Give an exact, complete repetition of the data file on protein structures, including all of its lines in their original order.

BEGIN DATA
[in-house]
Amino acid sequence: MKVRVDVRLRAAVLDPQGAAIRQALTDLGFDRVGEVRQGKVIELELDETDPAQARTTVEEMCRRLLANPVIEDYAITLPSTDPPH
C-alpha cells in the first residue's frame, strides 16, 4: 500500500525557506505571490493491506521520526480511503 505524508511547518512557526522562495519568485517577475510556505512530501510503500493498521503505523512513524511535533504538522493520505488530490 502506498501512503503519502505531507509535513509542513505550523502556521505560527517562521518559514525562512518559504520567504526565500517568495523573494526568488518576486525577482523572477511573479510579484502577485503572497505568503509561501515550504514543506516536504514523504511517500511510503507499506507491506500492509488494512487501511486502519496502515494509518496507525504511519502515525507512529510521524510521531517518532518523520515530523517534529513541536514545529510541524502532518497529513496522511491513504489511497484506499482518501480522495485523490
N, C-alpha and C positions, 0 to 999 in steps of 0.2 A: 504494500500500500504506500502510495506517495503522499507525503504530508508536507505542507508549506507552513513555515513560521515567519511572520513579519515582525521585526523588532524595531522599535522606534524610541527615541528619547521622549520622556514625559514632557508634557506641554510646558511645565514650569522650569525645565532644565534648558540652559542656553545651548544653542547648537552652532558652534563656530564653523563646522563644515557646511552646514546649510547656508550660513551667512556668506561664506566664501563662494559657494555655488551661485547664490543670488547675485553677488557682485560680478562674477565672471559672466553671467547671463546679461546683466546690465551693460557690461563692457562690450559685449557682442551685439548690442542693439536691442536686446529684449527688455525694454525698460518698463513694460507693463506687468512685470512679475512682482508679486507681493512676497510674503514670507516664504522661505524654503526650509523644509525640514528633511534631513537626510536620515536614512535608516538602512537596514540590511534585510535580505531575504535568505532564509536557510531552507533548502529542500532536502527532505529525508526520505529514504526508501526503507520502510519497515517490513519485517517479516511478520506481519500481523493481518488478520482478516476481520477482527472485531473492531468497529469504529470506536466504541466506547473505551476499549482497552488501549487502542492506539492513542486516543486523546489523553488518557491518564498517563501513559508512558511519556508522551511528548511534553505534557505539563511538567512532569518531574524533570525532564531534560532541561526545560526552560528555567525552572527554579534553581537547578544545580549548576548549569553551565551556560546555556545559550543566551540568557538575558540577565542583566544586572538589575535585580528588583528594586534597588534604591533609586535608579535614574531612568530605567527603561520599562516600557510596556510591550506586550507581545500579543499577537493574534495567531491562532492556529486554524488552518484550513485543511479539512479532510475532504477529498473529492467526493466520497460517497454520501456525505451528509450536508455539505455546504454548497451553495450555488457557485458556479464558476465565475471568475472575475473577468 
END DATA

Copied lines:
[in-house]
Amino acid sequence: MKVRVDVRLRAAVLDPQGAAIRQALTDLGFDRVGEVRQGKVIELELDETDPAQARTTVEEMCRRLLANPVIEDYAITLPSTDPPH
C-alpha cells in the first residue's frame, strides 16, 4: 500500500525557506505571490493491506521520526480511503 505524508511547518512557526522562495519568485517577475510556505512530501510503500493498521503505523512513524511535533504538522493520505488530490 502506498501512503503519502505531507509535513509542513505550523502556521505560527517562521518559514525562512518559504520567504526565500517568495523573494526568488518576486525577482523572477511573479510579484502577485503572497505568503509561501515550504514543506516536504514523504511517500511510503507499506507491506500492509488494512487501511486502519496502515494509518496507525504511519502515525507512529510521524510521531517518532518523520515530523517534529513541536514545529510541524502532518497529513496522511491513504489511497484506499482518501480522495485523490
N, C-alpha and C positions, 0 to 999 in steps of 0.2 A: 504494500500500500504506500502510495506517495503522499507525503504530508508536507505542507508549506507552513513555515513560521515567519511572520513579519515582525521585526523588532524595531522599535522606534524610541527615541528619547521622549520622556514625559514632557508634557506641554510646558511645565514650569522650569525645565532644565534648558540652559542656553545651548544653542547648537552652532558652534563656530564653523563646522563644515557646511552646514546649510547656508550660513551667512556668506561664506566664501563662494559657494555655488551661485547664490543670488547675485553677488557682485560680478562674477565672471559672466553671467547671463546679461546683466546690465551693460557690461563692457562690450559685449557682442551685439548690442542693439536691442536686446529684449527688455525694454525698460518698463513694460507693463506687468512685470512679475512682482508679486507681493512676497510674503514670507516664504522661505524654503526650509523644509525640514528633511534631513537626510536620515536614512535608516538602512537596514540590511534585510535580505531575504535568505532564509536557510531552507533548502529542500532536502527532505529525508526520505529514504526508501526503507520502510519497515517490513519485517517479516511478520506481519500481523493481518488478520482478516476481520477482527472485531473492531468497529469504529470506536466504541466506547473505551476499549482497552488501549487502542492506539492513542486516543486523546489523553488518557491518564498517563501513559508512558511519556508522551511528548511534553505534557505539563511538567512532569518531574524533570525532564531534560532541561526545560526552560528555567525552572527554579534553581537547578544545580549548576548549569553551565551556560546555556545559550543566551540568557538575558540577565542583566544586572538589575535585580528588583528594586534597588534604591533609586535608579535614574531612568530605567527603561520599562516600557510596556510591550506586550507581545500579543499577537493574534495567531491562532492556529486554524488552518484550513485543511479539512479532510475532504477529498473529492467526493466520497460517497454520501456525505451528509450536508455539505455546504454548497451553495450555488457557485458556479464558476465565475471568475472575475473577468 